Shipwreck Jar 15th century
Ø35 x H38 cm
Si Satchanalai jar from Royal Nanhai Shipwreck Circa 1460.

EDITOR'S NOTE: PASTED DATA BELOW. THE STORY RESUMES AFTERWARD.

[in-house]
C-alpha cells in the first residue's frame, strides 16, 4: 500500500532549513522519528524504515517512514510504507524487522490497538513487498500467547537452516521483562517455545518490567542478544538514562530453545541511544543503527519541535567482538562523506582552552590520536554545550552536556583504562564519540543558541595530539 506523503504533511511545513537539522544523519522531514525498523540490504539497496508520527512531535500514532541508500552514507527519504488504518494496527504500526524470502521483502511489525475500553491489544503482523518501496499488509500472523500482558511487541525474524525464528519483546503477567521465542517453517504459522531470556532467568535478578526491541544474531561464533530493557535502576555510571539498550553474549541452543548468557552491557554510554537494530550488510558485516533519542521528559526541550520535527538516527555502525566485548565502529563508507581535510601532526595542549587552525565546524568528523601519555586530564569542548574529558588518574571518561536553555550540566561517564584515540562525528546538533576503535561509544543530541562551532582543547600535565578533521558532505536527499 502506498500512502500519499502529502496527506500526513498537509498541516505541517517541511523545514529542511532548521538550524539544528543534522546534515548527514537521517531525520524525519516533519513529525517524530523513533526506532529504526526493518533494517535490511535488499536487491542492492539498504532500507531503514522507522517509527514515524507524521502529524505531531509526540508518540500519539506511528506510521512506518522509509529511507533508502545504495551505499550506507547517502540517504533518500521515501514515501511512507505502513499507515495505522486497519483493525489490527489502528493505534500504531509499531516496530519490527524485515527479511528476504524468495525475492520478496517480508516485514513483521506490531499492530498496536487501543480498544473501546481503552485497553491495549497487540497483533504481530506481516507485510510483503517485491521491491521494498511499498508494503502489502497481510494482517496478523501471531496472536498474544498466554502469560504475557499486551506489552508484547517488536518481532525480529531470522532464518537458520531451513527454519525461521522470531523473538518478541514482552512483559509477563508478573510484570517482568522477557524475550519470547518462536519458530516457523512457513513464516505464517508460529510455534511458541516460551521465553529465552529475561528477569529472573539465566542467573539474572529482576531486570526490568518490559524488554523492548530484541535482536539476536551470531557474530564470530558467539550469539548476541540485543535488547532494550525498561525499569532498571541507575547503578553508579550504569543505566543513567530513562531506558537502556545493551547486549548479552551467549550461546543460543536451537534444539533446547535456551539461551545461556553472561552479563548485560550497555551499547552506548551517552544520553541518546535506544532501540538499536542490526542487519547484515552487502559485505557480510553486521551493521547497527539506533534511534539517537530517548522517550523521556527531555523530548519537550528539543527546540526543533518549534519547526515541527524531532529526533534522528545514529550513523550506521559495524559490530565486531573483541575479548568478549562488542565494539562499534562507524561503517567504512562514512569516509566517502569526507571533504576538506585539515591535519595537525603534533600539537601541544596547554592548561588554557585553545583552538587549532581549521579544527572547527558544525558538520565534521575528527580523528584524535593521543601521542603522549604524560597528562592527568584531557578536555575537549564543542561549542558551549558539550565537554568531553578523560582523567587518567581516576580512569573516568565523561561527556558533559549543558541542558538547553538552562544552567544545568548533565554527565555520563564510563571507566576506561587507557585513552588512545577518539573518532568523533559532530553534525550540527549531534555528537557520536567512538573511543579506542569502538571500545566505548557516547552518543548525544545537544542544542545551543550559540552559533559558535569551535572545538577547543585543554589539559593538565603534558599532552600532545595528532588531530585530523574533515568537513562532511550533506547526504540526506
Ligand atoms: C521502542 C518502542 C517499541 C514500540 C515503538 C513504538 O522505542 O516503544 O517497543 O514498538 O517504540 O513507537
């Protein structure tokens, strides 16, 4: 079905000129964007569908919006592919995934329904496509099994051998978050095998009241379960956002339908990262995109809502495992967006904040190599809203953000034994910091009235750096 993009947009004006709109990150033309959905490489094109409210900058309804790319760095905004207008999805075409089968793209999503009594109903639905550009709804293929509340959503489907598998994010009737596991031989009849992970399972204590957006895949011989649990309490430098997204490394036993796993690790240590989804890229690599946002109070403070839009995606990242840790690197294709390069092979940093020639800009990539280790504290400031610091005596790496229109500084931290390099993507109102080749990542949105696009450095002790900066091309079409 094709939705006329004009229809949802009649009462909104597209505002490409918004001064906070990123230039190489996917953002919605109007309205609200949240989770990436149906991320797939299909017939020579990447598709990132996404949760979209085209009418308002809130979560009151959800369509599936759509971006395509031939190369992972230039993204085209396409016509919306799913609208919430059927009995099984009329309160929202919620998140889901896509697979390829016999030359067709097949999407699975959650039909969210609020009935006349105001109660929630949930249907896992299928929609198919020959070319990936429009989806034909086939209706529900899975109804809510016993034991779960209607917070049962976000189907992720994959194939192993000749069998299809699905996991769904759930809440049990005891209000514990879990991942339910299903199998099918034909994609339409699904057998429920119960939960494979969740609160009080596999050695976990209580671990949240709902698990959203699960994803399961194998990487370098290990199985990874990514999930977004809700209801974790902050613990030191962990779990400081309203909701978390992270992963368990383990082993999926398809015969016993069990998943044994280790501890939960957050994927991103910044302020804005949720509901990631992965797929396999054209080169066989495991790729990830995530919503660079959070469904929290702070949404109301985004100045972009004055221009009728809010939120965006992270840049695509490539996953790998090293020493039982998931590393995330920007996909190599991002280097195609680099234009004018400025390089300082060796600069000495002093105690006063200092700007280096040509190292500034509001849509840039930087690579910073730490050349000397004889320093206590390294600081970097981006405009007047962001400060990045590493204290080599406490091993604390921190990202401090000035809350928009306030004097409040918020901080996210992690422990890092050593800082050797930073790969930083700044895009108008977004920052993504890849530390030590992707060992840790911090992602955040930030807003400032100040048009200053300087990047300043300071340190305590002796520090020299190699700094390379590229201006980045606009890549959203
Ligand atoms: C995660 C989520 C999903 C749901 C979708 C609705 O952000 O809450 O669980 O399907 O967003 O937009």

A wreck that has provided important information on the chronology of Thai trade ceramics is known as the Royal Nanhai Wreck, a Siamese junk that is thought to have sunk off the coast of Malaysia in the South China Sea around mid 15th century, supported by carbon 14 dating corresponding to 1400 A.D +/- 70 years. The junk was transporting over 20,000 pieces of green and brown glazed celadon ceramics to Eastern Java. The wreck was discovered in 1992. Most of the Thai cargo consisted of celadon ware from the famous Si Satchanalai kilns as well as black glazed stoneware jars with lids. The presence of blue and white Chinese porcelain confirmed a dating of the cargo to the mid-late 1400s. Of the some 20,000 pieces on board, only 20% were recoverable, with nearly 3,000 pieces going to the National Museum in Kuala Lumpur. A small number of pieces became available for sale, allowing some of the finest 15th century Si Satchanalai ceramics ever seen to be offered to private collectors and museums around the world, including the Victoria & Albert Museum in London. Very few pieces remain available for sale today.